Anything we do here they can bring in and share with their teachers, Hilbert said.

“(The learning process here is) much more visual, a lot of these kids are very visual, that’s how they learn and sometimes school is just verbal,” said Eva Hill, a behavior therapist for the foundation.

Many public schools aren’t equipped to teach children with Down syndrome the way that they learn best, said lead teacher Nicki Presby, who has a 6-year-old daughter with Down syndrome. They are visual learners and need repetition, among other things, Presby said.

“(Sometimes) they get lost in those first and second grade years if they don‘t have the right support,” Presby said. “So the program was created to give parents the knowledge to work at home on the areas and skills that maybe the school wouldn’t be equipped for. And teach them before kindergarten so they go in with these really strong skills.”

The program supports what the students are learning in school and what the parents are learning in Halle‘s presentations, Presby said.

Presby and the other teachers will introduce the concept or learning project to the students during the class and so when they get home the parent can continue the same lesson.

The program is curriculum based, Presby said, which includes literacy, math, fine motor skills and speech.

“(The goal of the program is to) maximize cognition through early exposure,” Halle said. The program is broken up into skill level, loosely based on age groups, starting as young as babies and toddlers.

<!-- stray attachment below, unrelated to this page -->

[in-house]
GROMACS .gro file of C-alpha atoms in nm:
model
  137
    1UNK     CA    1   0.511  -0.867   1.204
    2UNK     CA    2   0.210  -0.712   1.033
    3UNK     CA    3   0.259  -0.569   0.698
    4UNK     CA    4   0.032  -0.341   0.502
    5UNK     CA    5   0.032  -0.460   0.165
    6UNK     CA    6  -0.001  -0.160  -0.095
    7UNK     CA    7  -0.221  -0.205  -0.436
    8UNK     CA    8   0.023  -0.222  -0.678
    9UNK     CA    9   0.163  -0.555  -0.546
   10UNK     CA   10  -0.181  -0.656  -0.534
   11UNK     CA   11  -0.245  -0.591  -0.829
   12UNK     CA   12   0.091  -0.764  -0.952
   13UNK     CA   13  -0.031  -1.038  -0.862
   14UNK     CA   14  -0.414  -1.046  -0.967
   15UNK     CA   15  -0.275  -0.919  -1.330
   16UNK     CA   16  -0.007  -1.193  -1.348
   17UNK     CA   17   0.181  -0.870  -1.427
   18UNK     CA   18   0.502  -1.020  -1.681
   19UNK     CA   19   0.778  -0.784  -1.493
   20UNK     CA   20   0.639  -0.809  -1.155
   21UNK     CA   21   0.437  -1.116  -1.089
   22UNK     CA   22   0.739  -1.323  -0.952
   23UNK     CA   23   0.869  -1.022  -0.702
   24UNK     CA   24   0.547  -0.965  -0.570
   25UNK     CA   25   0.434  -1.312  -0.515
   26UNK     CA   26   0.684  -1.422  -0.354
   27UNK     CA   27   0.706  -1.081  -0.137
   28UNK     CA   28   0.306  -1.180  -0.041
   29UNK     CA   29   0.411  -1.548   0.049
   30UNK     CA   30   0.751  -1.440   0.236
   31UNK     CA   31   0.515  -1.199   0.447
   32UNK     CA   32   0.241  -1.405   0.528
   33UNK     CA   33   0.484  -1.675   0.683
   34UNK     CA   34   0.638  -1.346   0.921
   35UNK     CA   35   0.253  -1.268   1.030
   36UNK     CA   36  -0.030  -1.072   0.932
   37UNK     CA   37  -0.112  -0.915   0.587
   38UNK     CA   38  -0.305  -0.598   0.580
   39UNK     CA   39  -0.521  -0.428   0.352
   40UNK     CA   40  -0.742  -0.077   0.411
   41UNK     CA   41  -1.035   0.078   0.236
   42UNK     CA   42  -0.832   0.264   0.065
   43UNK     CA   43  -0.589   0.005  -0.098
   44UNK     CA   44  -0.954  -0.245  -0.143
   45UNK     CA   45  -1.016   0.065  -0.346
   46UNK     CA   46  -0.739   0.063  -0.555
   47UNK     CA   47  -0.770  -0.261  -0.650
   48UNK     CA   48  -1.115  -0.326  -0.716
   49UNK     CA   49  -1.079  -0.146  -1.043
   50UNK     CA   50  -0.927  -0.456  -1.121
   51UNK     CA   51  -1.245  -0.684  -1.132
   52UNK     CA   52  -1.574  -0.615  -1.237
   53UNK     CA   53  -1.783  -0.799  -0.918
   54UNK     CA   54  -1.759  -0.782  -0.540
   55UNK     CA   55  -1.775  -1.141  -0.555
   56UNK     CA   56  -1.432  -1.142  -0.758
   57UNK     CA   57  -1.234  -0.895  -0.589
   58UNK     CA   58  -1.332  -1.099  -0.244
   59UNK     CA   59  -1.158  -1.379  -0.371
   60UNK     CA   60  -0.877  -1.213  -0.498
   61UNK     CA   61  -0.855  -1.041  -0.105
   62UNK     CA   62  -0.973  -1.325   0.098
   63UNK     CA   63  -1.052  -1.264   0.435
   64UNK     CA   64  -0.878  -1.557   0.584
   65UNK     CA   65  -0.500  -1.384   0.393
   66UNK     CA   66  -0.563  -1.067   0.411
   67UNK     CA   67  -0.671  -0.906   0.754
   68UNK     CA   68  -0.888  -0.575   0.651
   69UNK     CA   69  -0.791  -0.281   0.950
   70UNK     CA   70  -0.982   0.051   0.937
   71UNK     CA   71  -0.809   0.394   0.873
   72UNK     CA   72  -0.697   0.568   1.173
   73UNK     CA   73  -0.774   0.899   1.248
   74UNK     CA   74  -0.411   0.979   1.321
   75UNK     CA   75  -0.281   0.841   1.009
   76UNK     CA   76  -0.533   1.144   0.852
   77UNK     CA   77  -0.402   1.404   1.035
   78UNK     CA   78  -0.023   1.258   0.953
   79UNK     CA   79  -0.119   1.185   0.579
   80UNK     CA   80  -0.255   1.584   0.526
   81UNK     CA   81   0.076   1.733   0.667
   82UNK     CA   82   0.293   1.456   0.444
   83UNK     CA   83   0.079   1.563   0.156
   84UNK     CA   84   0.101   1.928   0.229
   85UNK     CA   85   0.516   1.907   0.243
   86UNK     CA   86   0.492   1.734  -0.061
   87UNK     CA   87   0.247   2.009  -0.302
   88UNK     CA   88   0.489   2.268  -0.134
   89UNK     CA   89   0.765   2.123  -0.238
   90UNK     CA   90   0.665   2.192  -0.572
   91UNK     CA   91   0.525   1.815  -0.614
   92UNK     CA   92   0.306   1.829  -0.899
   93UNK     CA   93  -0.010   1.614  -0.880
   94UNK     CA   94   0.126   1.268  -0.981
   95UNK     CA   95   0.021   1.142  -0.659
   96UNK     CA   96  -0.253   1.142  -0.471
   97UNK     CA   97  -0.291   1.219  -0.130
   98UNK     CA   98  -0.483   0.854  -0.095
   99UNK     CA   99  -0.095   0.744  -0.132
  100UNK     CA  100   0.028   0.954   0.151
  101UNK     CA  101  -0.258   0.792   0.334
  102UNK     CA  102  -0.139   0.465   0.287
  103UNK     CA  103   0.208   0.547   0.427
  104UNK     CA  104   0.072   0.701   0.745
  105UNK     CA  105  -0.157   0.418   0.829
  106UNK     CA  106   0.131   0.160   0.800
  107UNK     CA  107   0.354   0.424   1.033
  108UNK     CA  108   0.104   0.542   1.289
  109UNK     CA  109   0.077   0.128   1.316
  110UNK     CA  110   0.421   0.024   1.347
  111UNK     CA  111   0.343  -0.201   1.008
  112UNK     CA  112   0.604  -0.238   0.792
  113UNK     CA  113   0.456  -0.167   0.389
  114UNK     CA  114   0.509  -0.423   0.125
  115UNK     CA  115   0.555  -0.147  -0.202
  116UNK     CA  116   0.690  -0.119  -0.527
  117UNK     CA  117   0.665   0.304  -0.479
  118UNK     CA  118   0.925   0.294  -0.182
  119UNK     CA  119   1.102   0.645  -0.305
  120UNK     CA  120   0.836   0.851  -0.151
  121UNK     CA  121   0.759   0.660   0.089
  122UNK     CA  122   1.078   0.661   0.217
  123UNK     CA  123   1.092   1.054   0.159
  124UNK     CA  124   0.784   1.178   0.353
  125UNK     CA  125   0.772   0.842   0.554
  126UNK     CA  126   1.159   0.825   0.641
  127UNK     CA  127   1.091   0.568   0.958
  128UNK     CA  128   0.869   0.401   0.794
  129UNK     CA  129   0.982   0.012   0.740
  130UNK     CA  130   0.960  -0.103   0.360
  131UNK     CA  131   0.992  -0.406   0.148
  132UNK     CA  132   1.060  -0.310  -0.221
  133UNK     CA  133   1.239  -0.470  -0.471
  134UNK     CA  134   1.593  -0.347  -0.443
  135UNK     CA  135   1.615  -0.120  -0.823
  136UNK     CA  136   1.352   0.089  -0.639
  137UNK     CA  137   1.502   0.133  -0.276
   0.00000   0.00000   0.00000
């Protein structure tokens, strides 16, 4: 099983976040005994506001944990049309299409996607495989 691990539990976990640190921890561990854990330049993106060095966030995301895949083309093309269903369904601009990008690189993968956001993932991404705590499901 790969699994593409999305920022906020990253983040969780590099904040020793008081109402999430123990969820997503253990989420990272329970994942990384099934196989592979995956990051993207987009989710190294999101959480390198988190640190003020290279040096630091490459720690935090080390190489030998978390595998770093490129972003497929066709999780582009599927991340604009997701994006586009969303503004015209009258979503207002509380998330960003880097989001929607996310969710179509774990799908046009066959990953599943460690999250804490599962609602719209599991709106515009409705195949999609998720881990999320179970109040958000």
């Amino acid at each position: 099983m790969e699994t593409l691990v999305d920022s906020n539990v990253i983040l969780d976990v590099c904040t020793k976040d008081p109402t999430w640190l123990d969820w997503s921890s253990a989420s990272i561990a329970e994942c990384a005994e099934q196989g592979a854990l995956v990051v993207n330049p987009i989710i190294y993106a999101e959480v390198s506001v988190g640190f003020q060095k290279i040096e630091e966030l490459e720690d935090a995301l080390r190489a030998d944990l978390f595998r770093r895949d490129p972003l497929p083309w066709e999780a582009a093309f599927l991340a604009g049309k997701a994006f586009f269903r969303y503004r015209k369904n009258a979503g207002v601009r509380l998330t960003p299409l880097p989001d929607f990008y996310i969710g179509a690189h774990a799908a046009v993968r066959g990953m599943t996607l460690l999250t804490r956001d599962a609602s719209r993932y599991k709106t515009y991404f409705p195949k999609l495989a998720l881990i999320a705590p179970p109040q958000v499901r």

Halle said through the program she can teach other leaders throughout the country to help implement the program elsewhere. There are about 5,000 members that access the website, Halle said and approximately 500 to 600 students are being impacted with direct use of the program.

All materials online are free and there is curriculum for children in all stages of learning.

The techniques used in the program are based on research and experience, Halle said.

“(The main goal is that) everybody wants to improve the lives of children with Down syndrome,” Halle said.

The program isn’t just for kids with Down syndrome, Hill said, it can help kids with autism or other special needs children, it specifically helps kids who are visual learners.

“When they come here, it’s a chance for them to be successful,” said Hilbert. “And that’s really important.”